In the latest of a series of regular blogs from partners The Blizzard - The Football Quarterly, Tsjalle van der Burg asks whether the pay-TV model actually makes economic sense in Issue 18...
In the Netherlands, we have a pay-TV ban for nearly all important matches featuring Dutch football teams. For instance, all Champions League matches played by Dutch clubs must be free-to-view. The only exceptions are live games in our domestic league, which are on subscription TV. But government regulation ensures that the extended highlights of these games are broadcast for free at convenient times. For the popular Sunday matches, this means around seven o’clock in the evening. Yes, indeed, when all children can watch football, the youth departments of football clubs flourish and you get a better national team.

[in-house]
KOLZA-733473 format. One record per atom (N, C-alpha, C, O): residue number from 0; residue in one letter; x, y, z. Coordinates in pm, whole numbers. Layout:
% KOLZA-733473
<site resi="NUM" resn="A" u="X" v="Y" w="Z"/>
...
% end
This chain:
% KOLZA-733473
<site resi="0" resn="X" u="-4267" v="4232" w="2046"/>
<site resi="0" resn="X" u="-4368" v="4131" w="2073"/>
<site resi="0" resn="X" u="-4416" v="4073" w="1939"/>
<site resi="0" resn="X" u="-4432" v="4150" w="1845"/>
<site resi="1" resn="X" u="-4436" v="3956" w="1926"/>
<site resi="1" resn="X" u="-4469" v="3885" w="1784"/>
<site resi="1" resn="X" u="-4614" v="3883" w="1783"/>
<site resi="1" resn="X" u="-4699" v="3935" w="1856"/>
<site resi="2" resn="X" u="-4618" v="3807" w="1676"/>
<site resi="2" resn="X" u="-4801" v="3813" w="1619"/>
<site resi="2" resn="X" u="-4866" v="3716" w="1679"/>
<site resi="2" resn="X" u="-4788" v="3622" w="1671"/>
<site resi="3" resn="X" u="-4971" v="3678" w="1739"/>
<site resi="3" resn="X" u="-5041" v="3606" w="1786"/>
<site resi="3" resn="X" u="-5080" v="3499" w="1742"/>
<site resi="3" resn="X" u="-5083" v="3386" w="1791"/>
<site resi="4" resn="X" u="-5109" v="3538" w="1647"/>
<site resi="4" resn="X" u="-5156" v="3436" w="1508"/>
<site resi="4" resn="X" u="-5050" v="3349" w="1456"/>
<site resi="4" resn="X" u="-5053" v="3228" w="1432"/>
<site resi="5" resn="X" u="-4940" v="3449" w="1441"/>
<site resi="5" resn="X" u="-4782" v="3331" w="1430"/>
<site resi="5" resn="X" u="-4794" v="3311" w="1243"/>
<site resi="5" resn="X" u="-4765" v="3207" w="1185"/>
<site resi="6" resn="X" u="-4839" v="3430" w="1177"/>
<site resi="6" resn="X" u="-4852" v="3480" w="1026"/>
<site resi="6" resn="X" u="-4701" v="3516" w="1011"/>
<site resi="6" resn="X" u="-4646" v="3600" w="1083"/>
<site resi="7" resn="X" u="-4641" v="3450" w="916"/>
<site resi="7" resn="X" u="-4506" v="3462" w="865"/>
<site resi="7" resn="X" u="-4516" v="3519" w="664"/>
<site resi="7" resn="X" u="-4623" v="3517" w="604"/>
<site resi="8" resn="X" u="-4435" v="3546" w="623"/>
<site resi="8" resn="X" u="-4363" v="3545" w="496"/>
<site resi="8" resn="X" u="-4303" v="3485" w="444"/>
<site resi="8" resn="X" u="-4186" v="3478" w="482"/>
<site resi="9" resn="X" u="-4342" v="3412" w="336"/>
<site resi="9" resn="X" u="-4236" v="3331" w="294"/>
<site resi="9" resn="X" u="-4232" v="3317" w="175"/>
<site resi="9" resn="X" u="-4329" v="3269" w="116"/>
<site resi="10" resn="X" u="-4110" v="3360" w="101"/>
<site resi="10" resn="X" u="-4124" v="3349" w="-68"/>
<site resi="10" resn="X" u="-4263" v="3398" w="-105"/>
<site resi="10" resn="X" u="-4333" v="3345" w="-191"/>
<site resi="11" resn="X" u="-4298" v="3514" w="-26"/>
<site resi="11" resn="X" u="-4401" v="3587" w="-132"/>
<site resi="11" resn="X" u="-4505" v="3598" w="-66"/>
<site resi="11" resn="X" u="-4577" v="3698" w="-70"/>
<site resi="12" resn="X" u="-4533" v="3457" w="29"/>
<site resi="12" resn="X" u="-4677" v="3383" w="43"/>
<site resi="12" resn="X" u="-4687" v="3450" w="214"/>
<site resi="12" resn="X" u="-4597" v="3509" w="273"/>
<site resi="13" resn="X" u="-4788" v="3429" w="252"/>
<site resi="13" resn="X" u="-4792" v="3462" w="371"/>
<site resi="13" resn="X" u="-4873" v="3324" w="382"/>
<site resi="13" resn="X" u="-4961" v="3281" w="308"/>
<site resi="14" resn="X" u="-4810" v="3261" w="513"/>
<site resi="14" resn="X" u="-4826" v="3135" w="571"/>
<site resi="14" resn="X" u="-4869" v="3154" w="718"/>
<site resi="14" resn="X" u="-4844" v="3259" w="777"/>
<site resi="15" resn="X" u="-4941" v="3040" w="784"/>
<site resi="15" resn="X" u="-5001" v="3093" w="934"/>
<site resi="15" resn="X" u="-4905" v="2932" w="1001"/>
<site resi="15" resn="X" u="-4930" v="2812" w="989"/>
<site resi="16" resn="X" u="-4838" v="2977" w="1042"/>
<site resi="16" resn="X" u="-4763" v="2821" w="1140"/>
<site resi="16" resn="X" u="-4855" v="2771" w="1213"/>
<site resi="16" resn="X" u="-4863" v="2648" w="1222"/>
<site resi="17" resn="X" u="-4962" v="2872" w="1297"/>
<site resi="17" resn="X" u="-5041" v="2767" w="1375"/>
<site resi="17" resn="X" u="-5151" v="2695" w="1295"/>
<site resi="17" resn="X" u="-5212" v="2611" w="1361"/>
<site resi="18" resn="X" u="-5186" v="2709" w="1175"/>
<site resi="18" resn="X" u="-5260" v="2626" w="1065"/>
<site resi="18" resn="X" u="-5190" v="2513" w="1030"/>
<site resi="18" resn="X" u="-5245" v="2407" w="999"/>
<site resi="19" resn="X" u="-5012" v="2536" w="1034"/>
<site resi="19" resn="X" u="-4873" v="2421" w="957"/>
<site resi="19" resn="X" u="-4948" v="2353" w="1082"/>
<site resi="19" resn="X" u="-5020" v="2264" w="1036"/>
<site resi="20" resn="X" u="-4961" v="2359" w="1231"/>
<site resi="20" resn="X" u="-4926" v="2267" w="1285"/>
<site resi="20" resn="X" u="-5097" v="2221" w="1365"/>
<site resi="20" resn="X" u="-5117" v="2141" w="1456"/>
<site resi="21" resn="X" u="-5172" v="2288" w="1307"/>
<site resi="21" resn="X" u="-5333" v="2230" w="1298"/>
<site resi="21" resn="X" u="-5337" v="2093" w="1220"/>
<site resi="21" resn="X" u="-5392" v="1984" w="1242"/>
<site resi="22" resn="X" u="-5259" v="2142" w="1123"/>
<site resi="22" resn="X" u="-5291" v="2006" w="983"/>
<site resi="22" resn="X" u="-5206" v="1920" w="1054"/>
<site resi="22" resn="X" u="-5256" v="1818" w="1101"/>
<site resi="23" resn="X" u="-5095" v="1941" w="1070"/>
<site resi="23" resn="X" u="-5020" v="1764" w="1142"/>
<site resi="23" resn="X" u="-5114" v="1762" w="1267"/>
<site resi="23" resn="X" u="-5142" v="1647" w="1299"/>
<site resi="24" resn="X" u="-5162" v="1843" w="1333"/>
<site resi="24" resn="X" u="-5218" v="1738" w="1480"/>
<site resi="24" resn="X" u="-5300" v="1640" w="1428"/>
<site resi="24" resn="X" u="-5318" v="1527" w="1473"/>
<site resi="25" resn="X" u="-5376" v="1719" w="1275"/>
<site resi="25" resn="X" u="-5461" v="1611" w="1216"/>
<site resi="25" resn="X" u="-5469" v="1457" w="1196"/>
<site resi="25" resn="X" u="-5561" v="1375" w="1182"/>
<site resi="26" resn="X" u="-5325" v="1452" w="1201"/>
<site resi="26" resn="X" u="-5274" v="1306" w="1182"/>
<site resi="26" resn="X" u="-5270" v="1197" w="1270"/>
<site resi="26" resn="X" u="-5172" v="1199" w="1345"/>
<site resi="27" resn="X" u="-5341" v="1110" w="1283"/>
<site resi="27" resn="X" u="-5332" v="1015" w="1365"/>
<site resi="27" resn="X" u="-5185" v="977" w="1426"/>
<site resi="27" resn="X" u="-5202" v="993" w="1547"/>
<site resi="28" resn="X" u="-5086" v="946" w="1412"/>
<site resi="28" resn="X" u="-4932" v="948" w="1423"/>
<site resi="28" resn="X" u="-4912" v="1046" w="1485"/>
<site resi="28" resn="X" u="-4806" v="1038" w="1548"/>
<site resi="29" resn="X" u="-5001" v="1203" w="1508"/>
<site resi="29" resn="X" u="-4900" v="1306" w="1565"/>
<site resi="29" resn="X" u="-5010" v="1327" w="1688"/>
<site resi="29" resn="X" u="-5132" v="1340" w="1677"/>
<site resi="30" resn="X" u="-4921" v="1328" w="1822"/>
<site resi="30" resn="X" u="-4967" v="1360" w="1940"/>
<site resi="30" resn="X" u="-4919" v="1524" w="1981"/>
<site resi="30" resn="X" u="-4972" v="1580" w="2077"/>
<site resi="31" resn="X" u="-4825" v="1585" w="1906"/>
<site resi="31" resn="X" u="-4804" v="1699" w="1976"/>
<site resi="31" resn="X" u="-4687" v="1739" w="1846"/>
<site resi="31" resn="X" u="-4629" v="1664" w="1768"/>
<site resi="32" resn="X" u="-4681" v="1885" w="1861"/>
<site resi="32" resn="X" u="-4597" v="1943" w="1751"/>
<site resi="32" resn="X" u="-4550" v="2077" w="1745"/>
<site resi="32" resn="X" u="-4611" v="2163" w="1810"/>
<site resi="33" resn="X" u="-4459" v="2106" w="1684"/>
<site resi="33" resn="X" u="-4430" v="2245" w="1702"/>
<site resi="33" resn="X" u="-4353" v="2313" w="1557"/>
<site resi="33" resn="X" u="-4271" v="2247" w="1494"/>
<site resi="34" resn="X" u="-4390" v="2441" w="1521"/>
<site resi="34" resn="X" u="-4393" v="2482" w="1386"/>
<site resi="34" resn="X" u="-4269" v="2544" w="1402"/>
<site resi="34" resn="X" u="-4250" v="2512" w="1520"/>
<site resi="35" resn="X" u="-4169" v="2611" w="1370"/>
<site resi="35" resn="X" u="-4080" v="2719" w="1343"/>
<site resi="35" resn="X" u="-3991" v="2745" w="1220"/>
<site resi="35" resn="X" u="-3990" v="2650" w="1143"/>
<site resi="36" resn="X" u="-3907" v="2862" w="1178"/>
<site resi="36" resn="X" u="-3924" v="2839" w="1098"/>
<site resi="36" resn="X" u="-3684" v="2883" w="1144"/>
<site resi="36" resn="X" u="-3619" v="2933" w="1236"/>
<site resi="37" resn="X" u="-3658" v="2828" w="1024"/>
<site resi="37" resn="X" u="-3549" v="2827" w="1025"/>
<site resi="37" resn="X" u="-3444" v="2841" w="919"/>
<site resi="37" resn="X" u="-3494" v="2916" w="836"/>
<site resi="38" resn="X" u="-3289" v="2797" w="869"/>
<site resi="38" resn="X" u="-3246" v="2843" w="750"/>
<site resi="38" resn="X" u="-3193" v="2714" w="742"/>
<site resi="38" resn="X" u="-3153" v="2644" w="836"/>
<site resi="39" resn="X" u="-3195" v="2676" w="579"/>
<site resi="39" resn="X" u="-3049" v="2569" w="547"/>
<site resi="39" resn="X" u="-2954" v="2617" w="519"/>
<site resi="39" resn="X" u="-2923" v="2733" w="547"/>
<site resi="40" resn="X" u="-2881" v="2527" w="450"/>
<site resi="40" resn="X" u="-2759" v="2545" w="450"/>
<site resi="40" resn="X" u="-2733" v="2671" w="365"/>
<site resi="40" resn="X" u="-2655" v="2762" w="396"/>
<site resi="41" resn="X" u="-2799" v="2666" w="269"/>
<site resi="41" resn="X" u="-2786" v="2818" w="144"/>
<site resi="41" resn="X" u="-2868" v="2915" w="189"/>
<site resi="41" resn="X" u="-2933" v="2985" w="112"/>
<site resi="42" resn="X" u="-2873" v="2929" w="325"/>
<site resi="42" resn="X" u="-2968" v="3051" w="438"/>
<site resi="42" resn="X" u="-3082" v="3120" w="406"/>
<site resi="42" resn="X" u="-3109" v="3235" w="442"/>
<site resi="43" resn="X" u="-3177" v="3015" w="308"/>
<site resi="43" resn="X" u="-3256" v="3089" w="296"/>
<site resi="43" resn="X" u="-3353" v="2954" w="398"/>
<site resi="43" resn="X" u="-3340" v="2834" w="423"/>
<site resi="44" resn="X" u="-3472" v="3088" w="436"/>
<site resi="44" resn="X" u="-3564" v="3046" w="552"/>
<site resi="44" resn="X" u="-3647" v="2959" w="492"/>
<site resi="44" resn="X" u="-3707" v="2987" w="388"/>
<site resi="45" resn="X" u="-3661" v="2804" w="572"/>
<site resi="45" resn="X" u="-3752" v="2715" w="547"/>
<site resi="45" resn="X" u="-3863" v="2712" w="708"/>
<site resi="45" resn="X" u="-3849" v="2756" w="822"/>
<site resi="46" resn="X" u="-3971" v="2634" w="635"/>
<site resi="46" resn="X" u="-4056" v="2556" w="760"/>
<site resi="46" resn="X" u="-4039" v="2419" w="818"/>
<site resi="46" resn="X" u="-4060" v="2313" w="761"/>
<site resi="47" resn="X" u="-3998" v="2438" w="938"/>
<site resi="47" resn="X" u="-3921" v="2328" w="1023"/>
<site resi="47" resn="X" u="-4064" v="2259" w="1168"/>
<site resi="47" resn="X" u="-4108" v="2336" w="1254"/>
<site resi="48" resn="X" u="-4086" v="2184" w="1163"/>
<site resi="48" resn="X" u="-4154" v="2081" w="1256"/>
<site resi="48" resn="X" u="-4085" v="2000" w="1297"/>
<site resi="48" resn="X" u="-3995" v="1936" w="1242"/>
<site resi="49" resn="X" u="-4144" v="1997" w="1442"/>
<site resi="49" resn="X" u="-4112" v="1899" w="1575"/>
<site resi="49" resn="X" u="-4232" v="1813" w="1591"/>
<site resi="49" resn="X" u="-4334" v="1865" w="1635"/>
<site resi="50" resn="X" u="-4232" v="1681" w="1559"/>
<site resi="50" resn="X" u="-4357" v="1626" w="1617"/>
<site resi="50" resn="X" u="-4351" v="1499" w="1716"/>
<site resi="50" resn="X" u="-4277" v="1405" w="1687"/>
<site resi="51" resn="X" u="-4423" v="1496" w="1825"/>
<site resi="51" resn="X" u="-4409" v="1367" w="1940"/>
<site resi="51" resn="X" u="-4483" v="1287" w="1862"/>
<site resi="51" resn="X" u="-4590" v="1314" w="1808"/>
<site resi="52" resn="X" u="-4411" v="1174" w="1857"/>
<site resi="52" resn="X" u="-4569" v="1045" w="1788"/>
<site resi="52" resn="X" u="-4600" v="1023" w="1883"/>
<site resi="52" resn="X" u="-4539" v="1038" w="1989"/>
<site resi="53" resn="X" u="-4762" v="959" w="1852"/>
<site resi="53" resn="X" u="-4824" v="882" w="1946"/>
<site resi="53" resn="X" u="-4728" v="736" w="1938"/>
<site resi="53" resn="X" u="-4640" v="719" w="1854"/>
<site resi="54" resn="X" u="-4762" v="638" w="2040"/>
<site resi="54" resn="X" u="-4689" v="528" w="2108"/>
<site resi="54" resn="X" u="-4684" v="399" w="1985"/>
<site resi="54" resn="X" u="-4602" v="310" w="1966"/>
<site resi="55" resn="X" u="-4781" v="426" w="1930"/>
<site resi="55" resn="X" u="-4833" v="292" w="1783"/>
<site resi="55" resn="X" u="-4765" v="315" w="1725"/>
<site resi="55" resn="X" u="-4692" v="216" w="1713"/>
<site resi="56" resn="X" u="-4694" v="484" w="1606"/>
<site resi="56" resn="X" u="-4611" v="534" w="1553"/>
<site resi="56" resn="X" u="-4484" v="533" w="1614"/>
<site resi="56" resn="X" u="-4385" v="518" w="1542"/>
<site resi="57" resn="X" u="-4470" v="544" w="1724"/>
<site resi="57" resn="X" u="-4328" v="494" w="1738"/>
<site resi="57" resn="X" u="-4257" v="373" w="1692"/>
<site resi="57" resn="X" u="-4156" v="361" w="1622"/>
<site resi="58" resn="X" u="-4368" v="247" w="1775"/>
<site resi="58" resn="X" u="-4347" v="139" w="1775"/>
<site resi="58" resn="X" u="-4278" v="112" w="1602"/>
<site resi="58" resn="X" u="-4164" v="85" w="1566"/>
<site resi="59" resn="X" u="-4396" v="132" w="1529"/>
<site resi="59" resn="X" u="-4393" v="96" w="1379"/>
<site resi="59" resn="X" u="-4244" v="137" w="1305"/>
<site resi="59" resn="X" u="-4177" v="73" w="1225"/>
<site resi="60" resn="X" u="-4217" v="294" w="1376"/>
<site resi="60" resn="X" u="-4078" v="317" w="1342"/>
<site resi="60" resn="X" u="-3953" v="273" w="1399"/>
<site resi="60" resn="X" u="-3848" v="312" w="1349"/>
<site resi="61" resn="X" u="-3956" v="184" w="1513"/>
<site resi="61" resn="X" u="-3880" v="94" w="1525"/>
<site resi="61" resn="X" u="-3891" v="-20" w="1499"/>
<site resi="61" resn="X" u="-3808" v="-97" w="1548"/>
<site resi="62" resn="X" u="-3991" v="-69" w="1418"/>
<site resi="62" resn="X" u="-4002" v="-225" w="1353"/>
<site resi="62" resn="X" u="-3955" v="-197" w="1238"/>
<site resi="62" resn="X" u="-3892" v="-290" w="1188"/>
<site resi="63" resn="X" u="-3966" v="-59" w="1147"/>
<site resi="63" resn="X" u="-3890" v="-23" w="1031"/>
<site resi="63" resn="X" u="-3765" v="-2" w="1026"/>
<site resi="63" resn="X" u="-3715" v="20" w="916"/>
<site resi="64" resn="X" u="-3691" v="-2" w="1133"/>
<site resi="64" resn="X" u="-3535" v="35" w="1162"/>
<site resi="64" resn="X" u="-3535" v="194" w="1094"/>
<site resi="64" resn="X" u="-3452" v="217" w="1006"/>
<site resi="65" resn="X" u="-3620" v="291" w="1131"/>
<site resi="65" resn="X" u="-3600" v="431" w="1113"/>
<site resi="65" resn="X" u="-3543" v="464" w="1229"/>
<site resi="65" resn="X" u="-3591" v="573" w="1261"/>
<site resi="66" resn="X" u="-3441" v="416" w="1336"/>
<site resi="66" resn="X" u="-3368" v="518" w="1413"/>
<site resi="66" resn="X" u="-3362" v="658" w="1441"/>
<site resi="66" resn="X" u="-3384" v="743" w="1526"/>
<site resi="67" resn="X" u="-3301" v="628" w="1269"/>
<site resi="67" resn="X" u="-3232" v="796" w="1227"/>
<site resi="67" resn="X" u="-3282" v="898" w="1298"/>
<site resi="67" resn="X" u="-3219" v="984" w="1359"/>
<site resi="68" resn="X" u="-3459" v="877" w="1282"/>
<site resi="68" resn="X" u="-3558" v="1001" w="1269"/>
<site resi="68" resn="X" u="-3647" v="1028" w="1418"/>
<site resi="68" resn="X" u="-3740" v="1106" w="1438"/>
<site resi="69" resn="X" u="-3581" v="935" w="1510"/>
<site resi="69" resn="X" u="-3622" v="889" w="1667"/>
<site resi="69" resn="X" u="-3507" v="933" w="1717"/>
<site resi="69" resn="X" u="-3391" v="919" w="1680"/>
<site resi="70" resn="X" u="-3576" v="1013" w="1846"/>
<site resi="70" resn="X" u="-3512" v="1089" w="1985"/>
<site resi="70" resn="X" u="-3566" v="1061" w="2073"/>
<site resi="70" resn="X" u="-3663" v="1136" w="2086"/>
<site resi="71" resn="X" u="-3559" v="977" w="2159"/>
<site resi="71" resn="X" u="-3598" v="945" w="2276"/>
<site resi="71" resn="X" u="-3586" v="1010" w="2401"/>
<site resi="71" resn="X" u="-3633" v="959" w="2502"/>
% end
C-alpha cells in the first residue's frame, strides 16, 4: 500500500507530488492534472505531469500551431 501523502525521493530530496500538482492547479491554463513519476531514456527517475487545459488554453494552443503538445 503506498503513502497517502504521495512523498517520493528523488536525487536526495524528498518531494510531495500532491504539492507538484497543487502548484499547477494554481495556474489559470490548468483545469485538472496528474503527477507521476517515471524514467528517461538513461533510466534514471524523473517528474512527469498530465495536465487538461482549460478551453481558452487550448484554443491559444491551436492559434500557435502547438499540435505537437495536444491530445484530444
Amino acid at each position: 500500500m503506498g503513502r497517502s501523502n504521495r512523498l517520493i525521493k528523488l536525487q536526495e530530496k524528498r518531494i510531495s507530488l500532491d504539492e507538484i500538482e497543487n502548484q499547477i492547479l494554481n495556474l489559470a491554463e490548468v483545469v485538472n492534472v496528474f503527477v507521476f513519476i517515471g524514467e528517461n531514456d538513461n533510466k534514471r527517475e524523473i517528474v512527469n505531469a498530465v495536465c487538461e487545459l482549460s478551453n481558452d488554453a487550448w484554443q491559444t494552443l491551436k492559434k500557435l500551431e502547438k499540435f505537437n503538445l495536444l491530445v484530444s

Most other countries give more room to pay TV. The UK and Spain are in the leading group, but the Italians may be on top. They never transmit more than four minutes of Serie A highlights per day on free-to-air TV, so that many fans feel compelled to pay heavily for watching extended highlights or live matches on pay TV. But why should people pay hundreds of euros a year to watch the people’s game? It seems a bit strange to me. I prefer my country, the Netherlands.
- See more at: http://www.fsf.org.uk/blog/view/blizzard-does-the-pay-tv-model-make-economic-sense#sthash.5FJrEBBm.dpuf
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